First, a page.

Daniels’ book is very inspiring as he shares the obstacles he faced and how he overcame them to enjoy one of the longest running, most successful careers in country music. “Once I learned three chords I never wanted to do anything but be a musician,” he says. “That’s all I wanted and I was willing to do whatever, to go wherever, or do whatever it took to get to where I wanted to go. Not everybody is really ready to do that. If you want to do it, prepare yourself and grow you some thick skin. You have to just say, ‘I’m going to accomplish what I’m going to accomplish, even if I have to work twice as hard as everybody else.’”
And Daniels has more sage advice that could be applicable to any career path. “Never ever compare your career to somebody else. You just can’t do it,” he says. “Someone is going to have a hit record before you do. They are going to sell more records than you do. They are going to sell more concert tickets than you do. Everybody has their own time. I’ve always been a late bloomer. I was in my 70’s before I joined the Grand Ole Opry and when I came to Nashville I was almost 30-years-old. I was 37-years-old before I had my first sniff of a hit. A lot of people would say, ‘You’re getting up there in age to be in this business,’ but I refused to believe that. I refused to let anybody tell me what I qualified for… Heck I was in my 40’s when “Devil Went Down To Georgia” came out. I was 43-years-old. Think outside the box. Don’t let conventional thinking hold you back from doing something that you really want. Find something that you want to do. It might not be playing music. It might be doing anything. Whatever it is, whatever you like, whatever you love, whatever you need to devote our life to, whatever you need to sacrifice for, go do that! Don’t let anybody tell you that you can’t do it because the only person who can make sure you can’t do it is you.”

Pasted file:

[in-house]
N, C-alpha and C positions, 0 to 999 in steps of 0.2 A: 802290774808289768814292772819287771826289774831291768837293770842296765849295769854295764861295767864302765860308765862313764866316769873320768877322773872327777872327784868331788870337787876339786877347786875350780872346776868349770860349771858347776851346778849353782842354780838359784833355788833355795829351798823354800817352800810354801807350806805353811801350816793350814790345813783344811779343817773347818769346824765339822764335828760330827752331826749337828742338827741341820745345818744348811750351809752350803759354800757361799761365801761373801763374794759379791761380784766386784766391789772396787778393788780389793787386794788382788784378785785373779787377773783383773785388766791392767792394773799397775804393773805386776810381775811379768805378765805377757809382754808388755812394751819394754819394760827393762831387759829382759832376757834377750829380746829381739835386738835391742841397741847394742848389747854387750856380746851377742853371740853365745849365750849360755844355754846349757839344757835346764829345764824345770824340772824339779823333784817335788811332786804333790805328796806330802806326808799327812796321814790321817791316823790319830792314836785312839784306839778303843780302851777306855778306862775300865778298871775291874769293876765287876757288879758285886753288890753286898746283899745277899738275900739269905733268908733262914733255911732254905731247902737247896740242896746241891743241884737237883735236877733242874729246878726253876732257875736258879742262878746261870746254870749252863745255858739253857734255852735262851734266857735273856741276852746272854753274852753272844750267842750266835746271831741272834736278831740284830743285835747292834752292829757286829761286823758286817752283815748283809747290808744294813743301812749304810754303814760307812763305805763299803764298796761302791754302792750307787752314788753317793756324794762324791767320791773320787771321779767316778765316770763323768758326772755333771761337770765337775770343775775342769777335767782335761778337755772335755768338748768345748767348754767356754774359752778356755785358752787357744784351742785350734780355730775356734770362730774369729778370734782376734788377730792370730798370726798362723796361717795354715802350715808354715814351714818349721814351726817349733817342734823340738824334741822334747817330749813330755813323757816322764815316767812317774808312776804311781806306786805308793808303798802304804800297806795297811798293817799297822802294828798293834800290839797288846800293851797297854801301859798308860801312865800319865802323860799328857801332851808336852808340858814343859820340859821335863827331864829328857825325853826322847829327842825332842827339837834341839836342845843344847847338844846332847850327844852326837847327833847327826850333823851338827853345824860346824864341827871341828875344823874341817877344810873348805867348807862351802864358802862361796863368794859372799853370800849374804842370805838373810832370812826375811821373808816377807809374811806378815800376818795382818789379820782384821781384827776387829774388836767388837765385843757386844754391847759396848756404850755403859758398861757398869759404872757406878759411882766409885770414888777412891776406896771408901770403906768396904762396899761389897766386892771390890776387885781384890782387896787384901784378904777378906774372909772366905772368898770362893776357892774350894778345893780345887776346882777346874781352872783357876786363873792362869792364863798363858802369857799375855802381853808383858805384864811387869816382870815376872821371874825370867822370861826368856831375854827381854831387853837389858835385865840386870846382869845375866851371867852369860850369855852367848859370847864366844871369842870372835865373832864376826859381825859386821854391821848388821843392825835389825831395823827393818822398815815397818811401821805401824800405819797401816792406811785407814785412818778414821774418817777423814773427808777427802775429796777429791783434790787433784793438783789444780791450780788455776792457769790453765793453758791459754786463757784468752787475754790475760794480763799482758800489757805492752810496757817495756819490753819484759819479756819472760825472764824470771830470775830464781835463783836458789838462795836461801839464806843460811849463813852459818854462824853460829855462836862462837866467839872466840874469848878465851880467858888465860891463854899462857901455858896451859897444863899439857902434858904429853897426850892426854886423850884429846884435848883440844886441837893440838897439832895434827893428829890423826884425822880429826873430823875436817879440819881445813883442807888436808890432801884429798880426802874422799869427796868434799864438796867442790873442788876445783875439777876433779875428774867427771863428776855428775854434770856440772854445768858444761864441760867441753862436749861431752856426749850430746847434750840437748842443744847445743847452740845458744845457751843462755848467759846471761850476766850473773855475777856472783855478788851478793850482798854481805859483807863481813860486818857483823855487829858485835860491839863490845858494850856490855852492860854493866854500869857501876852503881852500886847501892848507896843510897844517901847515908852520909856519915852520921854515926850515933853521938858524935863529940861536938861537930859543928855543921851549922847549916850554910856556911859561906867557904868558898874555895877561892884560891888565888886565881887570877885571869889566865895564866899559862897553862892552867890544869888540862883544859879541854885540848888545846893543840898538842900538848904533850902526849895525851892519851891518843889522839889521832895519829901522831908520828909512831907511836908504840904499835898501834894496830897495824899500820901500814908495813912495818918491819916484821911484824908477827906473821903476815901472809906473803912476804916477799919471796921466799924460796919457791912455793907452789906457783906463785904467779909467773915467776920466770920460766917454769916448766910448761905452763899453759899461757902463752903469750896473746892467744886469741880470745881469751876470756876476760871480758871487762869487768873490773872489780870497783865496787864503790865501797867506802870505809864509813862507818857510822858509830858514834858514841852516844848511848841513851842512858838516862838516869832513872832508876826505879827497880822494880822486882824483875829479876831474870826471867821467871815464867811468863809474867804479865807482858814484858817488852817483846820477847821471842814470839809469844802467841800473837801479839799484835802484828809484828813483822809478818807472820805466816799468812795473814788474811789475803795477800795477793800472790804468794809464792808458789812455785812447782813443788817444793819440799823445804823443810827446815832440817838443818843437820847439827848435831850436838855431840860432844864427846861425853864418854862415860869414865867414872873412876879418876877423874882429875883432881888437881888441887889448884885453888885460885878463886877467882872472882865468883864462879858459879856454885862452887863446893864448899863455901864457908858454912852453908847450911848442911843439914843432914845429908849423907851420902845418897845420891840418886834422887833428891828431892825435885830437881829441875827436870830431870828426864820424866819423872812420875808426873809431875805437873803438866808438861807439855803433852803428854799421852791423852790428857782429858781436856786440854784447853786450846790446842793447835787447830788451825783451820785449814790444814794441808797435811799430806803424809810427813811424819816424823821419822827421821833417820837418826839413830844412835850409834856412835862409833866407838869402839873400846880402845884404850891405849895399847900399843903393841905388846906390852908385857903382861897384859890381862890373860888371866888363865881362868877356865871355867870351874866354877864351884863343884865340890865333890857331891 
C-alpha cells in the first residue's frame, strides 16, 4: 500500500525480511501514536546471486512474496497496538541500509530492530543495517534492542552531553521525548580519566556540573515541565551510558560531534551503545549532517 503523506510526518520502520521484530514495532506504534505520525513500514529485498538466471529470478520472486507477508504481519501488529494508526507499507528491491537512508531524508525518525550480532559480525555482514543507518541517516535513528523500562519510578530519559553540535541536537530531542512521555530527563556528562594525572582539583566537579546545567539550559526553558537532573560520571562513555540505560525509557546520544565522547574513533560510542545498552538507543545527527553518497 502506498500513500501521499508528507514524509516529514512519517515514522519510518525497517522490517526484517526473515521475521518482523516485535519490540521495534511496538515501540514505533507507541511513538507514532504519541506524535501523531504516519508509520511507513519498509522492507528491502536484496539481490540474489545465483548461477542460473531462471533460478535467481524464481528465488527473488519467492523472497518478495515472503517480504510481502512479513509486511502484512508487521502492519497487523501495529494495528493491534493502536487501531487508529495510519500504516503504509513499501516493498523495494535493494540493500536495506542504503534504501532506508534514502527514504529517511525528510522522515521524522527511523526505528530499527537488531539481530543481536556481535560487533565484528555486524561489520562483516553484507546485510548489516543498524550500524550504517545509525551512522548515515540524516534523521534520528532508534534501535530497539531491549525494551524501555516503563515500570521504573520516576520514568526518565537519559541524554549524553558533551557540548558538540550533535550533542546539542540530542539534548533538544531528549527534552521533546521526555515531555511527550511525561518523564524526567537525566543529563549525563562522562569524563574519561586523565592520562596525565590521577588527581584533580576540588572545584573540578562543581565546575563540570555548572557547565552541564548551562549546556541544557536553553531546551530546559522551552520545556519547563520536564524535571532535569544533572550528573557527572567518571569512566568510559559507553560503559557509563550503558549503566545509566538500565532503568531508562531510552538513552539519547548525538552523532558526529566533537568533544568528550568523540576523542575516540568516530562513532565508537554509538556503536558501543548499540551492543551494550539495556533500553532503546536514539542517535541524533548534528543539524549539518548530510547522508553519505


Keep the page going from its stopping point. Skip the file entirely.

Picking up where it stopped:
Never Look at the Empty Seats will also be available as an audio book with Daniels reading. He is also excited about the new album, being released through WalMart. Memories, Memoirs and Miles – Songs of a Lifetime is a musical companion to his new book that features such Charlie Daniels Band classics as “The Devil Went Down to Georgia,” “Drinkin’ My Baby Goodbye,” “The South’s Gonna Do it (Again)’ and “In America.”
Daniels is hoping the book will be inspiring. “I want people to get an uplifting feeling from reading it,” he says. “This is not some expose’ type of a book. It doesn’t talk about the seedy side of the industry, the sex, drugs and this and that. This is a book about a guy that loved the music industry and tried to make a living in it, and the ups and downs that are involved in that. I want people to know, if I can do it anybody can do it.
“It’s my life and what I’ve been doing over the last 80 years,” he continues. “And it’s a lot of my philosophy on life and how I feel about some very deep and very meaningful things—my faith, family and my country. It’s pretty open and out there. Everything you want to know about Charlie Daniels and some things you didn’t. It’s all there.”